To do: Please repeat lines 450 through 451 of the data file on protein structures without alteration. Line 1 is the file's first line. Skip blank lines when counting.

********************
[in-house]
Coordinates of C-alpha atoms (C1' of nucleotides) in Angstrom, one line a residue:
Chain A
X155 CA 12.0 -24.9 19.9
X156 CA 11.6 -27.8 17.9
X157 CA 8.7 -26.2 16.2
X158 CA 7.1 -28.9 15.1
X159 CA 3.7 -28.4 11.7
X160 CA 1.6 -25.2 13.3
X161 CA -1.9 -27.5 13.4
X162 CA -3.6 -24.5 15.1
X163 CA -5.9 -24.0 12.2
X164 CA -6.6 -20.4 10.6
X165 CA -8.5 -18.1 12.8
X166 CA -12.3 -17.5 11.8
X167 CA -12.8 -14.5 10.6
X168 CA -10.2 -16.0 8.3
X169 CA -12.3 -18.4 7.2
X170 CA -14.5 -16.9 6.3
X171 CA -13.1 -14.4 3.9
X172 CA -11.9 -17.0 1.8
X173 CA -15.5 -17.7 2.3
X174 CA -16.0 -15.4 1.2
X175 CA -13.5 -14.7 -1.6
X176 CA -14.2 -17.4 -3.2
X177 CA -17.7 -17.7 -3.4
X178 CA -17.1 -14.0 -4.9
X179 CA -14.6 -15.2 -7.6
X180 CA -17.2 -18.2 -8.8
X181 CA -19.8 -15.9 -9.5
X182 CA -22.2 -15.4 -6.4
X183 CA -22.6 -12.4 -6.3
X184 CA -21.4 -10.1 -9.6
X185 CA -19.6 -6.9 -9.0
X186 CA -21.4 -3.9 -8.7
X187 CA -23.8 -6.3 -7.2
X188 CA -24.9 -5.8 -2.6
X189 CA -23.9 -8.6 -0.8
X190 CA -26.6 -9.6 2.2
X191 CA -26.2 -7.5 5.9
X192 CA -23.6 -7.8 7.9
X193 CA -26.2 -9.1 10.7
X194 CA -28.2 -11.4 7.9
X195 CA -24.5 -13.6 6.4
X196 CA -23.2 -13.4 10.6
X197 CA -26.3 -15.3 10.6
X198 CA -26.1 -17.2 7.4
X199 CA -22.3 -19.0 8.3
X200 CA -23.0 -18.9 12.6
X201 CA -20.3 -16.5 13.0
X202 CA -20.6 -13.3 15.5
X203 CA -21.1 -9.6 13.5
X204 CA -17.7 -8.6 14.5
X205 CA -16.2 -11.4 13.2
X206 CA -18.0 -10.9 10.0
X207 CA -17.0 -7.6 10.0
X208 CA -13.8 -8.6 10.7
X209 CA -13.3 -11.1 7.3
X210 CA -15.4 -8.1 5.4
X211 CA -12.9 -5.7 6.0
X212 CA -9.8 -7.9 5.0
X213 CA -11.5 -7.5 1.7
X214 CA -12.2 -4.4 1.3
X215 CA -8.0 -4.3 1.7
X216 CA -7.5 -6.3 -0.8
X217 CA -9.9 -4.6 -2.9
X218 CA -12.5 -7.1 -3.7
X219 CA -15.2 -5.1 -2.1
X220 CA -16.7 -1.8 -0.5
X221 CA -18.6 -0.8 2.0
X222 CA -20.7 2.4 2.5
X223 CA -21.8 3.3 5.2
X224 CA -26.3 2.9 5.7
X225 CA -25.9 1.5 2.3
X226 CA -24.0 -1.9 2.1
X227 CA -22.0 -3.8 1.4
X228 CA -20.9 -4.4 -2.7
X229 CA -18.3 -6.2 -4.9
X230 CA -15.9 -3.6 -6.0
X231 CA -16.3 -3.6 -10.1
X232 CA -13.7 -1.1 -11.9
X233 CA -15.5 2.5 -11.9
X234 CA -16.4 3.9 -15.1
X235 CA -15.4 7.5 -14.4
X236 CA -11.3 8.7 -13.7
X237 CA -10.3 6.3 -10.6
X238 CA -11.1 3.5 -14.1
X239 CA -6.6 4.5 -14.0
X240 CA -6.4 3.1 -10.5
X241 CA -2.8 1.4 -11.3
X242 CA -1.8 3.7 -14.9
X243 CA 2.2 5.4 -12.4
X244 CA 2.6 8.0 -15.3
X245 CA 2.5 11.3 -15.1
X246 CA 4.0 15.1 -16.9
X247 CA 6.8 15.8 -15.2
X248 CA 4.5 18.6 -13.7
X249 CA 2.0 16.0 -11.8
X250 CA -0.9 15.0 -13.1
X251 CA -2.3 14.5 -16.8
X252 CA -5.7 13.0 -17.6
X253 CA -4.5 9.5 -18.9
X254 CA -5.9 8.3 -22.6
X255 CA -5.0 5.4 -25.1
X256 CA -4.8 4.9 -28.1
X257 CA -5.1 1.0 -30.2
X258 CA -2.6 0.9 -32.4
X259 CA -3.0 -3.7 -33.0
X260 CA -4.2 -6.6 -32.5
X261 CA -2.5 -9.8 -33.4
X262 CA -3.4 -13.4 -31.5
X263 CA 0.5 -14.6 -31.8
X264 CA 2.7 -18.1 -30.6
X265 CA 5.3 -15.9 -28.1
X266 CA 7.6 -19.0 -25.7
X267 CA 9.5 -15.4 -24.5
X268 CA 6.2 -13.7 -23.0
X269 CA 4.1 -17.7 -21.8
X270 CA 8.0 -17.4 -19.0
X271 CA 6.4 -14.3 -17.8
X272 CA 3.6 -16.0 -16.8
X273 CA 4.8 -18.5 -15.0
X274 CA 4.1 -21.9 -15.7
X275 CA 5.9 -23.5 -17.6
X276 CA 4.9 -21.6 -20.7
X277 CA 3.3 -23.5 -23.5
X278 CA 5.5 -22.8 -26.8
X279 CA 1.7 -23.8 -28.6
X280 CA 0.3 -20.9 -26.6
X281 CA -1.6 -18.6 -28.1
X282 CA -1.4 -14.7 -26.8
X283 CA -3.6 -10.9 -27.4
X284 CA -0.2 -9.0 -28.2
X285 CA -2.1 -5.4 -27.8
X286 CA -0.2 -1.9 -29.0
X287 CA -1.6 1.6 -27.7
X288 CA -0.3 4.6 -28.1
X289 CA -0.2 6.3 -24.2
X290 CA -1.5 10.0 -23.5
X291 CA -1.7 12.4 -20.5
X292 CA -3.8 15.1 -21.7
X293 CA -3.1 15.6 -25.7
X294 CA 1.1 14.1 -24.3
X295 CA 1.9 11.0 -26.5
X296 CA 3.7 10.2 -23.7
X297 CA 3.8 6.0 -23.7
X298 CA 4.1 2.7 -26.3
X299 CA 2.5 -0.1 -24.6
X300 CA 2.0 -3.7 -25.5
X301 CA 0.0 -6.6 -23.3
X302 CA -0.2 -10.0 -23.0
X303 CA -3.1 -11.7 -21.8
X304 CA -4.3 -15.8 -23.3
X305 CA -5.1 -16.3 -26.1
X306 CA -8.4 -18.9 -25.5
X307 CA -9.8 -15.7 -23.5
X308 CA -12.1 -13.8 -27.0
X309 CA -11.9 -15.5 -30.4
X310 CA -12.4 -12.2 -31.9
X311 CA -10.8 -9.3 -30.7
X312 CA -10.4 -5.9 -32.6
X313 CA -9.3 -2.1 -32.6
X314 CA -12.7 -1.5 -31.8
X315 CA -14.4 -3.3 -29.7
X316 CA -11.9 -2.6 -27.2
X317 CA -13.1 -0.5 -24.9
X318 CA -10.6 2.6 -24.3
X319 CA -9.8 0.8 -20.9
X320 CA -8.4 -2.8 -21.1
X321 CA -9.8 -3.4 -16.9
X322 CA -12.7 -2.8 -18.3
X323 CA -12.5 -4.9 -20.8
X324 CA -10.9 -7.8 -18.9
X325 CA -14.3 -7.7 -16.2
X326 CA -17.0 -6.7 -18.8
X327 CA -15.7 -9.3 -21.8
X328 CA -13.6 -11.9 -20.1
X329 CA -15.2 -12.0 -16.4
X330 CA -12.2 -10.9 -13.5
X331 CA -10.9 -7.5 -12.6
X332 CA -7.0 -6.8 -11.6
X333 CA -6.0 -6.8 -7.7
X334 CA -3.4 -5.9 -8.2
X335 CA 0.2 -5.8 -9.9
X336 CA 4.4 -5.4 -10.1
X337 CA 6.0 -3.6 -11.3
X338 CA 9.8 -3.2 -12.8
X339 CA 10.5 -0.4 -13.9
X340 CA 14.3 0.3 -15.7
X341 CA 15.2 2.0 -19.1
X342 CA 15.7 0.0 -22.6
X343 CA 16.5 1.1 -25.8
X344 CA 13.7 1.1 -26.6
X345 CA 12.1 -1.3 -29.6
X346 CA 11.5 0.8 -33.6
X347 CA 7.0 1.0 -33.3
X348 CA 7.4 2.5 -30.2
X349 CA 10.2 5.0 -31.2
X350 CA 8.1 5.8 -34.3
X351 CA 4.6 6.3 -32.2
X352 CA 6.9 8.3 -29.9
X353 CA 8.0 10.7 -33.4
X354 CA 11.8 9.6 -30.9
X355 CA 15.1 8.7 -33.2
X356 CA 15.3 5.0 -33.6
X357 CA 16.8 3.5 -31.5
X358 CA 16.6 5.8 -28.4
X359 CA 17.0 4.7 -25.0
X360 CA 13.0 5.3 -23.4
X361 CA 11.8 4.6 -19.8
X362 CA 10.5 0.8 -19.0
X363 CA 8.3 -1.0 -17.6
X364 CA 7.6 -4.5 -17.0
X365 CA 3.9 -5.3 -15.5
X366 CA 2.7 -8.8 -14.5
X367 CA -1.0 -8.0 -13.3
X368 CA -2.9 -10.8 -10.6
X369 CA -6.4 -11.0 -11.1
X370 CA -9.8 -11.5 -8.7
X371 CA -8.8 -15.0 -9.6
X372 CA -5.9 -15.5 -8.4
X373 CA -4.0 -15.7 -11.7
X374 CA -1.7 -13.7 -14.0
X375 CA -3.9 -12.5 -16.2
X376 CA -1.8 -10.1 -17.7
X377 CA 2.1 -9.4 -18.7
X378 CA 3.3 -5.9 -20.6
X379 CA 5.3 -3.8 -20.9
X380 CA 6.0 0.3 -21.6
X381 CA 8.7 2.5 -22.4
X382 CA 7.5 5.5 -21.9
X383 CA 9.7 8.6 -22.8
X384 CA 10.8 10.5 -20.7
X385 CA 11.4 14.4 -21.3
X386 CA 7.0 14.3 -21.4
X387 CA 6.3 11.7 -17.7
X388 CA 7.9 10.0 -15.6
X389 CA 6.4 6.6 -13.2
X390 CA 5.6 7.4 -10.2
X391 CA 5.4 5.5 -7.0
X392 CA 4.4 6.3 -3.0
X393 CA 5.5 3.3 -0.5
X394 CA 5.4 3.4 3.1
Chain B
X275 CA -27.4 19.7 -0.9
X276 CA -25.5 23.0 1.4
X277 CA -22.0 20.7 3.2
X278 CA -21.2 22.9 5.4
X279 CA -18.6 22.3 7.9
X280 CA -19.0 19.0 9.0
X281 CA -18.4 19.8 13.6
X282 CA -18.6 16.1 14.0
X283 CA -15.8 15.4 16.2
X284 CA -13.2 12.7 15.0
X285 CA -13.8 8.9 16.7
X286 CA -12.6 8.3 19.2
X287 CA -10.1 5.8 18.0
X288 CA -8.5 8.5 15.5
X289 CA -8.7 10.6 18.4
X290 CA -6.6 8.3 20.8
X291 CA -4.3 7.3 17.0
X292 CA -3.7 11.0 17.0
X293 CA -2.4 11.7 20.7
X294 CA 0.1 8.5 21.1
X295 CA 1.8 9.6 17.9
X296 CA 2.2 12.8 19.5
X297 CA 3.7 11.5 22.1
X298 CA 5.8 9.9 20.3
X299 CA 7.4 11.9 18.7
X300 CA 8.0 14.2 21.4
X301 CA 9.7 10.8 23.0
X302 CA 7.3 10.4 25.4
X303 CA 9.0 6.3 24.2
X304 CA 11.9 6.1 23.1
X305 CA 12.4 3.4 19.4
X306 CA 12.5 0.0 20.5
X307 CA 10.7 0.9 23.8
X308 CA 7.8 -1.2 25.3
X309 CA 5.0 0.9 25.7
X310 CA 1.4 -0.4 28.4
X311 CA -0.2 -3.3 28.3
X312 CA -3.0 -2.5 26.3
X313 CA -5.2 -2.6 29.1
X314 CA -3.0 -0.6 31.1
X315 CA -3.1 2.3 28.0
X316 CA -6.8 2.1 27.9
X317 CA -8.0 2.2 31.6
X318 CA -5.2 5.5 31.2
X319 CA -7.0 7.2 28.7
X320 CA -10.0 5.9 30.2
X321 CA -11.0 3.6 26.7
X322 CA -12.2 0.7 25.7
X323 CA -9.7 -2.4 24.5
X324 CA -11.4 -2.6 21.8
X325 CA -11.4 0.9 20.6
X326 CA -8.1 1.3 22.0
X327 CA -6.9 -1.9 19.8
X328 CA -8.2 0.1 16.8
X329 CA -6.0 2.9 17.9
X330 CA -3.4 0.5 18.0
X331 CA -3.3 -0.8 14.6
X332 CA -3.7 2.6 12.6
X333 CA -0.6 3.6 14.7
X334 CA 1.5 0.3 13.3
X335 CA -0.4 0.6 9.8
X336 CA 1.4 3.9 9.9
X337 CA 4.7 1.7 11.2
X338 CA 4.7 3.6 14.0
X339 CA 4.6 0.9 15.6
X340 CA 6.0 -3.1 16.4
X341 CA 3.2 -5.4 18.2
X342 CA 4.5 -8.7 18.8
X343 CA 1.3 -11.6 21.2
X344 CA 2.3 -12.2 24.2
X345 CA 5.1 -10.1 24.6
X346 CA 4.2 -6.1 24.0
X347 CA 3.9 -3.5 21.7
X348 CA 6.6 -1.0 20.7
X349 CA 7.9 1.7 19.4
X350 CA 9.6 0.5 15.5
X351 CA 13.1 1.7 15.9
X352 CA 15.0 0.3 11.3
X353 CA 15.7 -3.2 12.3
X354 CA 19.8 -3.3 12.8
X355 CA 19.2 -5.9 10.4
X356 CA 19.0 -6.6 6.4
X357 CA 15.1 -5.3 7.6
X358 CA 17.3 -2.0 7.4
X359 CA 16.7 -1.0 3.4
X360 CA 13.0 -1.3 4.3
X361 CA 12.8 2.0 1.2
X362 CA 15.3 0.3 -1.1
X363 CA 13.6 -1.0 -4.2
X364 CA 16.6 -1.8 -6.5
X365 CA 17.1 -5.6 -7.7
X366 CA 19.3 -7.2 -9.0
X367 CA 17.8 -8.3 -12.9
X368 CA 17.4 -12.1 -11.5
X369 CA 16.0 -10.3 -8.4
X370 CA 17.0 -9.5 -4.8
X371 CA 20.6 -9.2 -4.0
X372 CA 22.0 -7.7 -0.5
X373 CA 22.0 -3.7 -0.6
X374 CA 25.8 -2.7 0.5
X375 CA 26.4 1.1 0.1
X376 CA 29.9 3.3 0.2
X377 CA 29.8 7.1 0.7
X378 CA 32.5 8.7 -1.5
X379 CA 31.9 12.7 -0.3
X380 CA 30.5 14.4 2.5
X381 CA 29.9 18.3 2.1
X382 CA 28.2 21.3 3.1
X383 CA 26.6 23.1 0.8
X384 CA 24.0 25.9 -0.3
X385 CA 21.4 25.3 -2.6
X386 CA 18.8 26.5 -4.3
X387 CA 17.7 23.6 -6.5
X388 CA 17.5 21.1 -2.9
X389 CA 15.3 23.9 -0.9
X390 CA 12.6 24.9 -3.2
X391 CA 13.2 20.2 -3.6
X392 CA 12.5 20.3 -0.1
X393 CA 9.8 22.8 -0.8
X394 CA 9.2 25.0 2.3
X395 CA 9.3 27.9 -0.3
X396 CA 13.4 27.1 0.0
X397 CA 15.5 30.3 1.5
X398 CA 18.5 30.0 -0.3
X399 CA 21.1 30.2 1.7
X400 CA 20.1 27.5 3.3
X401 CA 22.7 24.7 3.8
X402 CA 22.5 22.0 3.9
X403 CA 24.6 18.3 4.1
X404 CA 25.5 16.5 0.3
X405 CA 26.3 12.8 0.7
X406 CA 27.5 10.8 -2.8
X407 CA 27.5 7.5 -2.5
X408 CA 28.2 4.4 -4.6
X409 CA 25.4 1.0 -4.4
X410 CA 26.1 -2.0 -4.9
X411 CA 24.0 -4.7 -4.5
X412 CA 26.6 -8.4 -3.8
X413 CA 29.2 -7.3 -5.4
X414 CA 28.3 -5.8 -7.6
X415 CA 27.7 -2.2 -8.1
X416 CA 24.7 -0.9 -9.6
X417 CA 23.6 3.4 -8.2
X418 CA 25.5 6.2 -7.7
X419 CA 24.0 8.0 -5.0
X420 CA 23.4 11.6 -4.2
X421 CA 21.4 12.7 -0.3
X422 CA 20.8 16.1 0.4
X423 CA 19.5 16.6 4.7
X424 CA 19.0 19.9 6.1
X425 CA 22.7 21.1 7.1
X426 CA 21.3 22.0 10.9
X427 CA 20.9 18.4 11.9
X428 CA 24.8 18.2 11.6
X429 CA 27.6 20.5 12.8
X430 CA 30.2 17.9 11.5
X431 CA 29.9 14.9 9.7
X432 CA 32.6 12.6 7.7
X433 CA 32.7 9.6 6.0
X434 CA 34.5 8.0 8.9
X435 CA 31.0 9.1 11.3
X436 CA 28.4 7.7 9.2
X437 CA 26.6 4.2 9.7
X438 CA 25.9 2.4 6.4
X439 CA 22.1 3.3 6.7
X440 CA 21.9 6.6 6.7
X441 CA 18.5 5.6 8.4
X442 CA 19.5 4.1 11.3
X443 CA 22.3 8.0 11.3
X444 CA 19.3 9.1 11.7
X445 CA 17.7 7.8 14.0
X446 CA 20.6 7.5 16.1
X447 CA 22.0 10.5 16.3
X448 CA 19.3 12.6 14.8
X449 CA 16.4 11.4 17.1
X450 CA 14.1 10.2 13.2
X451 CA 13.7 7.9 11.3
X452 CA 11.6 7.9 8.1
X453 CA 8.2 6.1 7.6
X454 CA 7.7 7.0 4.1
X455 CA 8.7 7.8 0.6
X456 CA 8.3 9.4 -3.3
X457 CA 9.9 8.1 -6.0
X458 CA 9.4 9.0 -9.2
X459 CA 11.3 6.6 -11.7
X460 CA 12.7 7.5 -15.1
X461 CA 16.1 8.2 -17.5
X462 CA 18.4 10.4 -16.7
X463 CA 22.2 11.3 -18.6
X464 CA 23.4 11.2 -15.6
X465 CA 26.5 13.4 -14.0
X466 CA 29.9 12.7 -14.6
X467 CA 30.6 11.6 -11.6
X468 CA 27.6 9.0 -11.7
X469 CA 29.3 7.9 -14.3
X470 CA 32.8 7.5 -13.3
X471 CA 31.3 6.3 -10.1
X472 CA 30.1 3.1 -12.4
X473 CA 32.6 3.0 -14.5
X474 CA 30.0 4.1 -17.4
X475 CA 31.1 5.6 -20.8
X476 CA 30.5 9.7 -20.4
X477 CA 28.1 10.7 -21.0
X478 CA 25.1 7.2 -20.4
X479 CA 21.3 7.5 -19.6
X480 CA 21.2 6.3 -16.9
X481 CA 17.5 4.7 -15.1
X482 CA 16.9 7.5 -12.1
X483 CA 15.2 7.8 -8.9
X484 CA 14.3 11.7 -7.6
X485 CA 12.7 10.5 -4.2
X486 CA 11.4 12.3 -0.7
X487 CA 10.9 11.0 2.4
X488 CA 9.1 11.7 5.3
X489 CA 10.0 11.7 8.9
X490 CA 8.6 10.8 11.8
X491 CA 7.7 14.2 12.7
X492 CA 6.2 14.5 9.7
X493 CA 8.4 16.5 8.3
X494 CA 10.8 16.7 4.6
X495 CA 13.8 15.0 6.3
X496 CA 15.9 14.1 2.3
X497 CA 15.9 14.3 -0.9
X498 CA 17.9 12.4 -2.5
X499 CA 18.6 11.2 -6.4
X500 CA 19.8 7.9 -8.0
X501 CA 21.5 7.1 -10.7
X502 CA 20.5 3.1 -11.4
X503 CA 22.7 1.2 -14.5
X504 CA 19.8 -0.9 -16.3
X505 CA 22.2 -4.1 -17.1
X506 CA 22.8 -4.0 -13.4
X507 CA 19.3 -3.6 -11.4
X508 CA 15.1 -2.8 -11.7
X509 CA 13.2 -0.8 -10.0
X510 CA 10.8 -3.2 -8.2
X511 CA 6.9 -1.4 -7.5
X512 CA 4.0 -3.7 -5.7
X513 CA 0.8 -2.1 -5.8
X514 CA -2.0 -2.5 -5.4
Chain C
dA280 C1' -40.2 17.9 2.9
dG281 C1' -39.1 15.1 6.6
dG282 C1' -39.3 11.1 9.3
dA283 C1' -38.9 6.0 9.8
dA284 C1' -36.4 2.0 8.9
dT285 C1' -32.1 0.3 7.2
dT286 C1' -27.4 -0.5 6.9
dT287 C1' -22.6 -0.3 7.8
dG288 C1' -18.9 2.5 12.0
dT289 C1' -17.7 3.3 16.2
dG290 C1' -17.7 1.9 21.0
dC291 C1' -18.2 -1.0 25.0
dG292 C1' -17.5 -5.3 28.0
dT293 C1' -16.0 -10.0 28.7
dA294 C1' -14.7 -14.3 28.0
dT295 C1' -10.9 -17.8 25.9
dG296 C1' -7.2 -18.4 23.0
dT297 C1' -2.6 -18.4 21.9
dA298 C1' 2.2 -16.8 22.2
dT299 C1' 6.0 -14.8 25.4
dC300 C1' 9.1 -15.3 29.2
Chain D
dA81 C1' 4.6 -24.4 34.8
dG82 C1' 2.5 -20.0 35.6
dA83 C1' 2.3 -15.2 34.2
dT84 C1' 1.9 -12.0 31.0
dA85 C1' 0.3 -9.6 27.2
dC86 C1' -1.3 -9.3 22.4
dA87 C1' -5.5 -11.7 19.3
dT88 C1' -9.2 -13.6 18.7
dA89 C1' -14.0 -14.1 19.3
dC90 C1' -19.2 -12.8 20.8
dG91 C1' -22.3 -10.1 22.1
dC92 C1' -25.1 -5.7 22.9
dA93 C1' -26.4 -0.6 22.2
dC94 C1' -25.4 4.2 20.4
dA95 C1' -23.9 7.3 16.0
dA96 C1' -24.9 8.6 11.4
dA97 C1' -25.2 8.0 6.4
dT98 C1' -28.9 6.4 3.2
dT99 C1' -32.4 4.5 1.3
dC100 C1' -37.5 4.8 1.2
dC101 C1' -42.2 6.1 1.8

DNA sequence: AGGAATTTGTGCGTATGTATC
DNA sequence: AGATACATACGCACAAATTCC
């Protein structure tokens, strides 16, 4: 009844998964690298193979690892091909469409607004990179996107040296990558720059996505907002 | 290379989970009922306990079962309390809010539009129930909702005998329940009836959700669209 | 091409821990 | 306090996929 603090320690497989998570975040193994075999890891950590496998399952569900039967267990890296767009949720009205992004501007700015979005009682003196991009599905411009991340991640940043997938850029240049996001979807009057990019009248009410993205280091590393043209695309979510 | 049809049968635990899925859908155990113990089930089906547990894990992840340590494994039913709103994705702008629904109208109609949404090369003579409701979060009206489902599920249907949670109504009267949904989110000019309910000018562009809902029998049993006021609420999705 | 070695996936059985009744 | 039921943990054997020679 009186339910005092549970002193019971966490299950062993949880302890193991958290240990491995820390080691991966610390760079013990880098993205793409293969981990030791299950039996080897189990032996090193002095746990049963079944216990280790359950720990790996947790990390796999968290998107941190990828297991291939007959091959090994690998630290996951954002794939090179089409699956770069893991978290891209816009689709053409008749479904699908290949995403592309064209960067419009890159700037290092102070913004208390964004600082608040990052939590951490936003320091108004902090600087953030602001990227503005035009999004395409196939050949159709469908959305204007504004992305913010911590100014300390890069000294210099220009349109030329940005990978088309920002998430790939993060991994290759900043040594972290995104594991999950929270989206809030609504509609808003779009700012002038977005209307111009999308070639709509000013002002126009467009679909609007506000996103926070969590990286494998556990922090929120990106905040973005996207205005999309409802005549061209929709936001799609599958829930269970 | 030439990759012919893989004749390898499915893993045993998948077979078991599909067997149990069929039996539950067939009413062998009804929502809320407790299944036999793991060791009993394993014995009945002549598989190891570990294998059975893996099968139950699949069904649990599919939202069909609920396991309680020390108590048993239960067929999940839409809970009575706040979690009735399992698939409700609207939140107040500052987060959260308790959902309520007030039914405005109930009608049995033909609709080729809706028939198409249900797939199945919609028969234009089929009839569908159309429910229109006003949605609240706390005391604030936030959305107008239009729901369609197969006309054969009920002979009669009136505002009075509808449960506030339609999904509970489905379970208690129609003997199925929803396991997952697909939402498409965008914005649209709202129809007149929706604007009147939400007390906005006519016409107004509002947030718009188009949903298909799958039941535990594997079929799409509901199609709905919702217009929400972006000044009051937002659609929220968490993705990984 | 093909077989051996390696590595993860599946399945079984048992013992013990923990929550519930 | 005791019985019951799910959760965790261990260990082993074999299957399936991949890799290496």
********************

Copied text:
X480 CA 21.2 6.3 -16.9
X481 CA 17.5 4.7 -15.1